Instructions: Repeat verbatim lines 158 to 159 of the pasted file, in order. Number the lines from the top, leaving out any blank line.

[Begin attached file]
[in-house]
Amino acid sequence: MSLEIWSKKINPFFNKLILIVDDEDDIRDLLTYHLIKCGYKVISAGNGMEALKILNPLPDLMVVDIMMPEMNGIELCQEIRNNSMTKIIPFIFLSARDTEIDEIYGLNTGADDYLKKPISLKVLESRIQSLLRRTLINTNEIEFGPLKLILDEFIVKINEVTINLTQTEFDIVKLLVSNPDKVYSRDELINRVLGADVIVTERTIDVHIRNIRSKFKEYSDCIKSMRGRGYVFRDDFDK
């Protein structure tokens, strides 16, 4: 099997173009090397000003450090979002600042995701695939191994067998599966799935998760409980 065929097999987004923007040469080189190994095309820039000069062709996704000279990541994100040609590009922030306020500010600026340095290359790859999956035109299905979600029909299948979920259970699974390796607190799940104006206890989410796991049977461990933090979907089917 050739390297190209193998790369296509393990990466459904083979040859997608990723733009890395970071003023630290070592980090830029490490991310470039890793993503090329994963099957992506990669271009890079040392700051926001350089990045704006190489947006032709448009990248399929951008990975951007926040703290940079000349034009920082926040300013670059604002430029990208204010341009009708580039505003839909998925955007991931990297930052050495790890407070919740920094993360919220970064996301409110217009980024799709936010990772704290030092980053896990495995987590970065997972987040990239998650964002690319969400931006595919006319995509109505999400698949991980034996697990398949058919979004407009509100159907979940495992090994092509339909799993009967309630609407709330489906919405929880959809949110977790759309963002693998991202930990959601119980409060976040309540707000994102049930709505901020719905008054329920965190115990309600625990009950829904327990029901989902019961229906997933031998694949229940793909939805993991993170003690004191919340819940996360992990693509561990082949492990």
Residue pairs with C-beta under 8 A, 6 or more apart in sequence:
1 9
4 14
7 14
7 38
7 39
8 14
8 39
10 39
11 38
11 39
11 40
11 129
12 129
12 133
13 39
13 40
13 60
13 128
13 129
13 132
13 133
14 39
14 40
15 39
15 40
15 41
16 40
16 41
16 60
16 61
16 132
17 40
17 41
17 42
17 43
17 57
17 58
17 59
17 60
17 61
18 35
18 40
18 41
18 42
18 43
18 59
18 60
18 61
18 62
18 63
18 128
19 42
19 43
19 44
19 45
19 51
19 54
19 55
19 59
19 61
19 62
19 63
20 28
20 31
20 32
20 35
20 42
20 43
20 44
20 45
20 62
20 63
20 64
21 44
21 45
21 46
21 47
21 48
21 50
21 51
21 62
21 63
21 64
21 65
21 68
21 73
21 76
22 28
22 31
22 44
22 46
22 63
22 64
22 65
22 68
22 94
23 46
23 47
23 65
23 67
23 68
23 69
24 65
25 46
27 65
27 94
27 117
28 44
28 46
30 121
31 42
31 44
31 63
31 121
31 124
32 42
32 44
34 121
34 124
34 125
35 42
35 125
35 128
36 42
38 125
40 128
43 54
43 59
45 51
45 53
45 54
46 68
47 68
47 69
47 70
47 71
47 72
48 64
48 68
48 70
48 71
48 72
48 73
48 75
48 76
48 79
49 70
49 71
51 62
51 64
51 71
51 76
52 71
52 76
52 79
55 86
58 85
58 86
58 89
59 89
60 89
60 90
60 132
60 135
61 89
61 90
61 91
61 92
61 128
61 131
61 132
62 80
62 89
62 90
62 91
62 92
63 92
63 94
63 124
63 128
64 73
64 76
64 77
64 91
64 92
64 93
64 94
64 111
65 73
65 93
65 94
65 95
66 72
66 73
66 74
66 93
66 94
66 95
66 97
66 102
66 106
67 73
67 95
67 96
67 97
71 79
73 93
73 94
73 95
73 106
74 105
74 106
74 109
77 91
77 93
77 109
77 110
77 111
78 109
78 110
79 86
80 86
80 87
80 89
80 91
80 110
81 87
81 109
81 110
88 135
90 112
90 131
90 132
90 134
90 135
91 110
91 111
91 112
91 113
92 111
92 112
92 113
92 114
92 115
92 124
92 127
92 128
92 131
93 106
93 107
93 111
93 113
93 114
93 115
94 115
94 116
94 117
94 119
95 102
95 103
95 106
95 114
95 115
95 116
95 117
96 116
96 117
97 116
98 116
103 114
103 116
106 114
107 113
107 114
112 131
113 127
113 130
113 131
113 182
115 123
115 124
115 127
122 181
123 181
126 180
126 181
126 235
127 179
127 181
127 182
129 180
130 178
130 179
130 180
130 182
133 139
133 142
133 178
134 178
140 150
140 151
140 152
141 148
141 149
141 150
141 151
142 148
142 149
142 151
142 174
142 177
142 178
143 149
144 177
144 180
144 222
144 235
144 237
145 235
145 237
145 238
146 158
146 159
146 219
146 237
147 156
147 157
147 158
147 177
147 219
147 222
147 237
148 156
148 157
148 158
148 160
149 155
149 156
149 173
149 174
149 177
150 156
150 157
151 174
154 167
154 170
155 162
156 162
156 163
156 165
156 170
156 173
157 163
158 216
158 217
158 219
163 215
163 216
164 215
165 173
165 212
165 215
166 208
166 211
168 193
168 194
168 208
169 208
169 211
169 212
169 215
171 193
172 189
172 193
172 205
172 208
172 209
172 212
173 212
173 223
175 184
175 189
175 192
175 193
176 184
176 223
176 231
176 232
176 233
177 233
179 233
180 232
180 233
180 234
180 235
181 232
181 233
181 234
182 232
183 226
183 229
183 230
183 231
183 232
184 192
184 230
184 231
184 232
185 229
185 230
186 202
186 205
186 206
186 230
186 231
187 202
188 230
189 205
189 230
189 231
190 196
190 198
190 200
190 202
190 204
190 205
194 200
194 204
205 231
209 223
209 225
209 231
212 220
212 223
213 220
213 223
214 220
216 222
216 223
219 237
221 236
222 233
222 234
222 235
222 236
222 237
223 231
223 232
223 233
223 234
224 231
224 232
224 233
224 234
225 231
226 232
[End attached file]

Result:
52 76
52 79